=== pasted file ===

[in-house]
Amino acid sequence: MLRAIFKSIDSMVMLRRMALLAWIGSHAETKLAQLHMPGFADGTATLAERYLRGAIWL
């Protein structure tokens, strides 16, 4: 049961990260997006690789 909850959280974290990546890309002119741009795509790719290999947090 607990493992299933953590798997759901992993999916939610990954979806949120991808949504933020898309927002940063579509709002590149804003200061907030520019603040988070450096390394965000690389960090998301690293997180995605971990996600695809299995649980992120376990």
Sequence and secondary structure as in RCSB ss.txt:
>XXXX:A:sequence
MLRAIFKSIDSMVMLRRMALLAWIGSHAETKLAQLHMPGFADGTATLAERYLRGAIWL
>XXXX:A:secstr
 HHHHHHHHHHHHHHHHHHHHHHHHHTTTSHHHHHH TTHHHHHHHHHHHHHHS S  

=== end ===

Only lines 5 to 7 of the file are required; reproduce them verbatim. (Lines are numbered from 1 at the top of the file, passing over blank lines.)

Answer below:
>XXXX:A:sequence
MLRAIFKSIDSMVMLRRMALLAWIGSHAETKLAQLHMPGFADGTATLAERYLRGAIWL
>XXXX:A:secstr